Powered by her 'gift,' Dearica Hamby is taking her star turn for the rebuilding Sparks

LOS ANGELES — After the Los Angeles Sparks’ latest loss, Dearica Hamby and her squad huddled up right after the final buzzer.

The Sparks were up double digits on the Washington Mystics, a team at the bottom of the standings, before collapsing in the fourth quarter. It represented the eighth straight loss for L.A., the longest the dubious streak has reached this season.

In the postgame news conference, when asked about what Hamby told her team, her response was short, yet confident.

“Next game.”

One can make the argument that her answer was just a typical athlete phrase after a frustrating loss that extended a losing streak. However, what Hamby's response truly represents is what she calls her gift — patience.

She was drafted sixth overall in 2015 by the San Antonio Stars, who relocated to Las Vegas in 2018. Her patience allowed her to grow during her time with the Las Vegas Aces, becoming a two-time WNBA Sixth Player of the Year as well as a two-time All-Star.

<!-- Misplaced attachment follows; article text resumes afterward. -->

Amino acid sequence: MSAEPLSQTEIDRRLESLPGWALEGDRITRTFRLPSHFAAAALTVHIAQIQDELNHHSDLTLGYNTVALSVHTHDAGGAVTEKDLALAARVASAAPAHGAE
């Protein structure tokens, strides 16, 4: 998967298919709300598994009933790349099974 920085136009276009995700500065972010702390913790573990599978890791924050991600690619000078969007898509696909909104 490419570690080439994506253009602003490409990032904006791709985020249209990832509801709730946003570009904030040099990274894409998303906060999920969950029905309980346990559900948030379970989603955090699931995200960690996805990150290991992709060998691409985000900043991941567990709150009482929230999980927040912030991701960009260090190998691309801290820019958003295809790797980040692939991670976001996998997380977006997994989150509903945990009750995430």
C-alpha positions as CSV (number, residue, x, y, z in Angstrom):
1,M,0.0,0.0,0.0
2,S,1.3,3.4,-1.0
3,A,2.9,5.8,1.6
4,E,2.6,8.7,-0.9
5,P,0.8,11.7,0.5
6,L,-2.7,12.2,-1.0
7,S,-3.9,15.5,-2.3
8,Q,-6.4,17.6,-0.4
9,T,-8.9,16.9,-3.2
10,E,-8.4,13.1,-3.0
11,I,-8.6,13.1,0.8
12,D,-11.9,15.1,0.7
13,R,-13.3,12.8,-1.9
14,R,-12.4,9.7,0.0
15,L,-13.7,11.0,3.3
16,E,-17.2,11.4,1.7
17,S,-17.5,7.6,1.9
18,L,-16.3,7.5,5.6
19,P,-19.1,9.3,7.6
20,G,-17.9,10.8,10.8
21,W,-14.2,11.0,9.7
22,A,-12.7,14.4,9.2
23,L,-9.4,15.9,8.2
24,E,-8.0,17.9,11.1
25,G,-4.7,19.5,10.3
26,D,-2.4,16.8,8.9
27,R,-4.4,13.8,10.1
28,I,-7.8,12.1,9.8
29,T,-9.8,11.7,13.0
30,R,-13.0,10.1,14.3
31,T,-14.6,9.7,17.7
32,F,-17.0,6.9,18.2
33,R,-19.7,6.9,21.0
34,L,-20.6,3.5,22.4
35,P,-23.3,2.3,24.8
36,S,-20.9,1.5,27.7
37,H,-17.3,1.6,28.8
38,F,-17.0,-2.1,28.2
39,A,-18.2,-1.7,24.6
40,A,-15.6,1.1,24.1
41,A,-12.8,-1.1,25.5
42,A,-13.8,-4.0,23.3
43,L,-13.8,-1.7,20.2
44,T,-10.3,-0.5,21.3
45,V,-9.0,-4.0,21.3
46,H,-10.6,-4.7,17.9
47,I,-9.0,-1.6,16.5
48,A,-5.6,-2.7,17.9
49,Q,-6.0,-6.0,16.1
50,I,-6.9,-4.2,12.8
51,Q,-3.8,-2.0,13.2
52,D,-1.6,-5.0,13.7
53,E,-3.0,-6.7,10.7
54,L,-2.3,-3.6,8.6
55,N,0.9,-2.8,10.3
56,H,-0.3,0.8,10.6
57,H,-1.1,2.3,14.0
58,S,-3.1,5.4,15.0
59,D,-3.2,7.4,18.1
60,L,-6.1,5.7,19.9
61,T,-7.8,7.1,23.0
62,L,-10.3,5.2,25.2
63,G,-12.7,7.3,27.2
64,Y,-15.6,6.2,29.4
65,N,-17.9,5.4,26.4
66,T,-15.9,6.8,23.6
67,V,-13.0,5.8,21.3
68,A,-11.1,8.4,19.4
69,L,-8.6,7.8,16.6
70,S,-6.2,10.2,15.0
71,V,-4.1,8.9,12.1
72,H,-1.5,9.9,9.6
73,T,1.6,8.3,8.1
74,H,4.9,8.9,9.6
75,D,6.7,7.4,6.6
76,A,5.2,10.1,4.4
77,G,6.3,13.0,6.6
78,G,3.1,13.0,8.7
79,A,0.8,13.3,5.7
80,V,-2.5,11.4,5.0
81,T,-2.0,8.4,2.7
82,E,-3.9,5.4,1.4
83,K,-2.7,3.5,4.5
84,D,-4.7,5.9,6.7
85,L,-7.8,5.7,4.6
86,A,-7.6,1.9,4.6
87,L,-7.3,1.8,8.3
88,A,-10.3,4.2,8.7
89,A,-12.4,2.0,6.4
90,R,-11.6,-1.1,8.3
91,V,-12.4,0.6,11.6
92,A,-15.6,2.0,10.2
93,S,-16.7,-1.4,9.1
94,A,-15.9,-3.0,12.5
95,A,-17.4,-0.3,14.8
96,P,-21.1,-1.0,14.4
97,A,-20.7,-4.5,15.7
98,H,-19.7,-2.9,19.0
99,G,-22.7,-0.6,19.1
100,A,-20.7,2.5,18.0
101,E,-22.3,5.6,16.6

Even after a controversial trade to the Sparks after Hamby announced her pregnancy during the Aces championship parade in 2022, her first season saw her playing largely behind former MVP Nneka Ogwumike and center Azurá Stevens. However, Hamby bided her time, steadily improving and working on her game, and her patience paid off. The forward is averaging career highs of 18.3 points, 10.3 rebounds, and 3.7 assists a night, and she was recently named an All-Star for the third time in her career.

The Sparks are now undoubtedly her team.

“I manifested it. I said it," Hamby said of her career-best numbers. "A lot of people say a lot of things at the start of the season, start of anything. But being able to stay consistent in it and produce and continue to show up night in and night out. I wouldn’t say that I didn’t think that I could do it, but I think I’m also very proud of myself that I set a goal for myself and I’m accomplishing it.”